health care, violent crime, gun violence, the federal budget
deficit, climate change, the quality of public K-12 schools,
illegal immigration, racism, conditions of roads, bridges, and
other infrastructure, and unemployment in the category.
Id.

3. Secretary of the Department of Health
and Human Services (“HHS”) renewed the determination of a
Public Health Emergency for an additional 90-day period on April
16, 2022. Renewal of Determination That a Public Health
Emergency Exists
, (April 16, 2022), https://aspr.hhs.gov/legal/PHE/Pages/COVID19-12Apr2022.aspx.
It has also been reported that an additional extension will be made
beyond the present mid-July deadline. US Set to Extend Covid-19
Public Health Emergency Past July
, (May 16, 2022), https://www.bloomberg.com/news/articles/2022-05-16/us-set-to-extend-covid-19-public-health-emergency-past-july
(reporting that the declaration of a PHE will be extended beyond
mid-July “according to a person familiar with the matter, who
asked not to be identified because the details aren’t
public.”).

4. H.R. 6074, 116th Cong. § 102
(2020).

5. H.R. 748, 116th Cong. § 3703
(2020).

6. See 42 U.S.C. §
1320b-5(b)(8) (giving the Secretary of HHS the authority to waive
requirements during national emergencies).

7. Telemedicine is considered a form of
telehealth. See National Survey Trends in Telehealth Use in
2021: Disparities in Utilization and Audio vs. Video Services
,
at 1-2, Office of Health Policy of Assistant Secretary for Planning
and Evaluation of DHHS, (Feb. 1, 2022), https://aspe.hhs.gov/sites/default/files/documents/
4e1853c0b4885112b2994680a58af9ed/telehealth-hps-ib.pdf

(“Telehealth is comprised of two forms: 1) two-way,
synchronous, interactive client-provider communication through
audio and video equipment (sometimes referred to as telemedicine),
and 2) asynchronous client-provider interactions using various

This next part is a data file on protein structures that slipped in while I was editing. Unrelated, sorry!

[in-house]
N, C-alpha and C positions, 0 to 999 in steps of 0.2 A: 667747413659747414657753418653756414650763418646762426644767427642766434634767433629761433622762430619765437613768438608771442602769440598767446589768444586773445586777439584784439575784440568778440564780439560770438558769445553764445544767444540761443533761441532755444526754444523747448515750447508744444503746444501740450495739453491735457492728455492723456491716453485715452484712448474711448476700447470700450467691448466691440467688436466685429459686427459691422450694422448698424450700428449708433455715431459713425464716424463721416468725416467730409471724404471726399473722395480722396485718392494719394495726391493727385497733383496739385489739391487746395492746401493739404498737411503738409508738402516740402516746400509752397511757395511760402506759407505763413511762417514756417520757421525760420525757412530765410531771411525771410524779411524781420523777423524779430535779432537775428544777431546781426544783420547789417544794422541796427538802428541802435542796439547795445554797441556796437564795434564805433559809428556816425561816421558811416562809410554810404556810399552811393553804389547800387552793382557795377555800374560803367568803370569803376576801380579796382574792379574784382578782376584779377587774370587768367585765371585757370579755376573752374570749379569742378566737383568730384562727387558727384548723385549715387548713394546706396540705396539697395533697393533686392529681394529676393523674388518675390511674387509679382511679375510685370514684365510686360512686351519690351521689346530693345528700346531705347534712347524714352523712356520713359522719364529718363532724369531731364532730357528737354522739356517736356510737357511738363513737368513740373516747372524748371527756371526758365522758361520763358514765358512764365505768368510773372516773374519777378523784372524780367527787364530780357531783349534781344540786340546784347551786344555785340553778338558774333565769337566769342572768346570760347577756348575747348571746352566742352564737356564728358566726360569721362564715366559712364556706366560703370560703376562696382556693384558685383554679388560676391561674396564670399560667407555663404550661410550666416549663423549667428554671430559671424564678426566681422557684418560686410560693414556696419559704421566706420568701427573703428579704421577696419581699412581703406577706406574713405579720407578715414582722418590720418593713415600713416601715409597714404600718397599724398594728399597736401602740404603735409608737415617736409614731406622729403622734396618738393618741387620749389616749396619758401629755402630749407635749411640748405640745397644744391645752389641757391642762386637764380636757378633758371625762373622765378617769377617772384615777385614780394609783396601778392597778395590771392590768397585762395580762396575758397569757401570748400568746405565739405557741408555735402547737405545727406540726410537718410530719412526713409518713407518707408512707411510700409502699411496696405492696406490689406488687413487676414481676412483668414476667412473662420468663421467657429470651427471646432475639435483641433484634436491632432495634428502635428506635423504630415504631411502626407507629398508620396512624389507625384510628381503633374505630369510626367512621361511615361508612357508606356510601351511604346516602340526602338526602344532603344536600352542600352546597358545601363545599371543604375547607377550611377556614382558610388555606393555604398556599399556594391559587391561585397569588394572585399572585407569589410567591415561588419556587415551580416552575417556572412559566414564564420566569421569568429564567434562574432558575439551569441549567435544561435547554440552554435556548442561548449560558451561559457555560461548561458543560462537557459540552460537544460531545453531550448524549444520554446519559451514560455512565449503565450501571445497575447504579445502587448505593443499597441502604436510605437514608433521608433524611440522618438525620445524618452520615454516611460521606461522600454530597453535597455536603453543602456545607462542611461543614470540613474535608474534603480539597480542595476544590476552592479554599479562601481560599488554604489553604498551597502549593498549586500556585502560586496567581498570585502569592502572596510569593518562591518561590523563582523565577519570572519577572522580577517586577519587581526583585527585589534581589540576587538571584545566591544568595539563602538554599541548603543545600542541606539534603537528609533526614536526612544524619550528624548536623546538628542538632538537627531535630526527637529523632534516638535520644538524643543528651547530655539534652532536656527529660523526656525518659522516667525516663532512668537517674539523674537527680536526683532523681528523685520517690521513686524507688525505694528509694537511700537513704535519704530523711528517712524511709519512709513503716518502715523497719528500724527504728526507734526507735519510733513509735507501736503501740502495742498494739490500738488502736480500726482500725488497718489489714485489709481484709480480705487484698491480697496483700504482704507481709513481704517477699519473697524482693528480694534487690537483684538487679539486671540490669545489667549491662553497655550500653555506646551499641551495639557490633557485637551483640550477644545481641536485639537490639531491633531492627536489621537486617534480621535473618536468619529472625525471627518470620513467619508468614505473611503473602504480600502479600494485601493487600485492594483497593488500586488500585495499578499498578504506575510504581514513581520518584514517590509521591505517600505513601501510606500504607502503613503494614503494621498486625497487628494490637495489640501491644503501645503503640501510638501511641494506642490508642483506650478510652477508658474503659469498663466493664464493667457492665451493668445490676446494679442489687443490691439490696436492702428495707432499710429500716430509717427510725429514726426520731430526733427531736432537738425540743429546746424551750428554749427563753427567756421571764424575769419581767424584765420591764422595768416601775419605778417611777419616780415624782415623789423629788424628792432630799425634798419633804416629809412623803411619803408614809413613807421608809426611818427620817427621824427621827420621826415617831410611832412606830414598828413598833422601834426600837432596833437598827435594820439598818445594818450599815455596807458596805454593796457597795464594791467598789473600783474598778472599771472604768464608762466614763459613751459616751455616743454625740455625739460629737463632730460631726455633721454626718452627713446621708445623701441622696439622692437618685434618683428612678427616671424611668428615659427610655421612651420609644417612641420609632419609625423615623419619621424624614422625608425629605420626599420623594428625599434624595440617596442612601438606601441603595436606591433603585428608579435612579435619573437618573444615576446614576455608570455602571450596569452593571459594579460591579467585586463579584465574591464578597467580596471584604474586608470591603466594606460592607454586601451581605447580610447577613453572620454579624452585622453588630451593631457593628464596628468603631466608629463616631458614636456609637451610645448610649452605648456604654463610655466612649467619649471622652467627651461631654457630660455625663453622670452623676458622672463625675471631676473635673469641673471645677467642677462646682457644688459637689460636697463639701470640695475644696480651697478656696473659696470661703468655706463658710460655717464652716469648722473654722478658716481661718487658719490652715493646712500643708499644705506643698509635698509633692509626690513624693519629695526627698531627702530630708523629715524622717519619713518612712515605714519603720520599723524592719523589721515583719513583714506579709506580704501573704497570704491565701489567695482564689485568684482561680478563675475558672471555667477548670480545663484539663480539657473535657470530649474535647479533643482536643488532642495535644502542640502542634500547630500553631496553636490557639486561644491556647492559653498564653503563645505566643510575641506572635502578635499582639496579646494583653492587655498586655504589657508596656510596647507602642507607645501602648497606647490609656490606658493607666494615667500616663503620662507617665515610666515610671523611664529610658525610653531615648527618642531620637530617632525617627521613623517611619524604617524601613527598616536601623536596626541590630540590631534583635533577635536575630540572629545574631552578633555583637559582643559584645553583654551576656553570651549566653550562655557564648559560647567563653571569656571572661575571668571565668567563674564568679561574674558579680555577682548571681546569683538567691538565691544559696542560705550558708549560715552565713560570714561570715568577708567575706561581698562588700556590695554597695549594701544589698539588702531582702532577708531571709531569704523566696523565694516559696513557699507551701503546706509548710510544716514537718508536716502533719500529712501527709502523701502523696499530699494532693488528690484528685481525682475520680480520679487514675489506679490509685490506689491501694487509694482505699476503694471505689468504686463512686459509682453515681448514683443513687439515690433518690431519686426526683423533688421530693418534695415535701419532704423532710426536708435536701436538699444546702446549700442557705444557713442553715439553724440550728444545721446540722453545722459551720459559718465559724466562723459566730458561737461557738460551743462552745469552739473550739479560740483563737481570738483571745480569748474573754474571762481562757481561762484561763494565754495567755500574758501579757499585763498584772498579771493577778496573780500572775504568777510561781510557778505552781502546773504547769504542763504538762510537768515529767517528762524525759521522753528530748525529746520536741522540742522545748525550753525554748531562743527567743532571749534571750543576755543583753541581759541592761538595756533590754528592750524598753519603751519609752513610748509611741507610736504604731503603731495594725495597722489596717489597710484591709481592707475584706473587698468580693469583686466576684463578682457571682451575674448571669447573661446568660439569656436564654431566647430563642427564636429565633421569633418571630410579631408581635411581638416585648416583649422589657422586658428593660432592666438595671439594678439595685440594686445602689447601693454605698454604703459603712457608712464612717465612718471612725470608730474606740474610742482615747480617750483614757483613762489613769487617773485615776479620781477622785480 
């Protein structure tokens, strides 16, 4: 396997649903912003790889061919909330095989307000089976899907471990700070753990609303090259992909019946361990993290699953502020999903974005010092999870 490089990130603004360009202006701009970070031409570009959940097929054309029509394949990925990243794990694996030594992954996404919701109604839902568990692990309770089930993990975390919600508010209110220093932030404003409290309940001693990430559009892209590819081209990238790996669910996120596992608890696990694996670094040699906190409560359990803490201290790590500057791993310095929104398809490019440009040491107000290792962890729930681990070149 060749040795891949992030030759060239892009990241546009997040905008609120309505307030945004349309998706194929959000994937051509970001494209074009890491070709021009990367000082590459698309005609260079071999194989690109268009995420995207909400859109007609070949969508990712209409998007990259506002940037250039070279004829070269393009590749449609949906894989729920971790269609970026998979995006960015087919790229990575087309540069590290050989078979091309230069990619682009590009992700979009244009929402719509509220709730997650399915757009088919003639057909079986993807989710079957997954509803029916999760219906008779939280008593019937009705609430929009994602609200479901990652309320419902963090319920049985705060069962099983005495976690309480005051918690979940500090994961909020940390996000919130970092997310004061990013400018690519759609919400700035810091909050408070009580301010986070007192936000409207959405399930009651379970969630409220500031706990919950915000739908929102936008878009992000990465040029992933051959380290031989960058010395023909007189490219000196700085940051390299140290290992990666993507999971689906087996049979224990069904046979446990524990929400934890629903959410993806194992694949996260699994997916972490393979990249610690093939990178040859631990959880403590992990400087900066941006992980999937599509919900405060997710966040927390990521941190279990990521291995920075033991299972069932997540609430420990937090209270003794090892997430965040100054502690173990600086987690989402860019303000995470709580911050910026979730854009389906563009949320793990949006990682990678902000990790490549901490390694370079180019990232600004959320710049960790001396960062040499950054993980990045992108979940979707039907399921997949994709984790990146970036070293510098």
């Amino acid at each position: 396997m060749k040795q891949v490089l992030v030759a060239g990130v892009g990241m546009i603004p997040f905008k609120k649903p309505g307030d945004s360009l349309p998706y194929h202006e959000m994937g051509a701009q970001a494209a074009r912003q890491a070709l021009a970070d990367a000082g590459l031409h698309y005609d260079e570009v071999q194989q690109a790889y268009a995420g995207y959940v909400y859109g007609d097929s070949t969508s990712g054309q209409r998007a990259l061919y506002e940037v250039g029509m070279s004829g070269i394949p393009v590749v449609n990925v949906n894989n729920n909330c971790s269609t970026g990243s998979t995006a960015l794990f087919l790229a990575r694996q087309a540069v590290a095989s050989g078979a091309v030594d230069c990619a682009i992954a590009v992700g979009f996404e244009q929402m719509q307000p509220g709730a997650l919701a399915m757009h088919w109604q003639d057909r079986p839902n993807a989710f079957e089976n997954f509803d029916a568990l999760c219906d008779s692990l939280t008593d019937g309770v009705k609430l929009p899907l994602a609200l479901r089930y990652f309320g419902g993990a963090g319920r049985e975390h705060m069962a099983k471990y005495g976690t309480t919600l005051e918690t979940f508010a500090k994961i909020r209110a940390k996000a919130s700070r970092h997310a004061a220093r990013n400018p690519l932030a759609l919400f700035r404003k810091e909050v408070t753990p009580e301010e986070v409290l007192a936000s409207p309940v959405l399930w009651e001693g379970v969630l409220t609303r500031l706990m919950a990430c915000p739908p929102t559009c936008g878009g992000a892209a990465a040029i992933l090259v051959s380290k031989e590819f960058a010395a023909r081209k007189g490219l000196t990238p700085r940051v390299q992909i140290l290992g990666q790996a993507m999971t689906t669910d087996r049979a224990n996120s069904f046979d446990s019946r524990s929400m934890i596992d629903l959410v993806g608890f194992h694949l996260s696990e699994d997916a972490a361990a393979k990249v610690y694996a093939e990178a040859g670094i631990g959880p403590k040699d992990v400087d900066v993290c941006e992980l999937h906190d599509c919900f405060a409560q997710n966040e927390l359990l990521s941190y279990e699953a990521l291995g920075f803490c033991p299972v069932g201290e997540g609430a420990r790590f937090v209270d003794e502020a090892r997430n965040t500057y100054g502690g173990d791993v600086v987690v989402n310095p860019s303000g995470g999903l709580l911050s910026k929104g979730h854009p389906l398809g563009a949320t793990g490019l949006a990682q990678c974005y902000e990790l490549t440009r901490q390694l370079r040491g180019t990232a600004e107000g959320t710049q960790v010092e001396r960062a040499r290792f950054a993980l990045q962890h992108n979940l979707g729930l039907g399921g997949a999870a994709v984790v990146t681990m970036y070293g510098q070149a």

forms of technology (e.g., web-based client portals, e-mail
messages, text messages, mobile applications, symptom management
tracking, sensors, peripherals, client education modules, or
electronic medical record data).”).

8. U.S.C. § 1395m(m)(1); 42 U.S.C.
§ 1395u(b)(18)(C).

9. U.S.C. § 1395m(m)(4)(C).

10. Covid-19 Emergency Declaration
Blanket Waivers for Health Care Providers
, (Dec. 1, 2020), at
1, 38,
https://www.cms.gov/files/document/summary-covid-19-emergency-declaration-waivers.pdf.
These included physical therapists, occupational therapists, speech
language pathologists, among others.

11. Id. at 2.

12. Id. at 1; Telehealth was
Critical for Providing Services to Medicare Beneficiaries During
the First Year of the COVID-19 Pandemic
, OEI-02-20-00520, at 3
(March 15, 2022), https://oig.hhs.gov/oei/reports/OEI-02-20-00520.pdf.

13. 42 U.S.C. 1395m(m)(1); 42 C.F.R.
410.78(a)(3) (“Interactive telecommunications system means
multimedia communications equipment that includes, at a minimum,
audio and video equipment permitting two-way, real-time interactive
communication between the patient and distant site physician or practitioner.”).

14. Telehealth was Critical for
Providing Services to Medicare Beneficiaries During the First Year
of the COVID-19 Pandemic
, OEI-02-20-00520, at 12 (March 15,
2022), https://oig.hhs.gov/oei/reports/OEI-02-20-00520.pdf.
For purposes of the study, the OIG included virtual care services,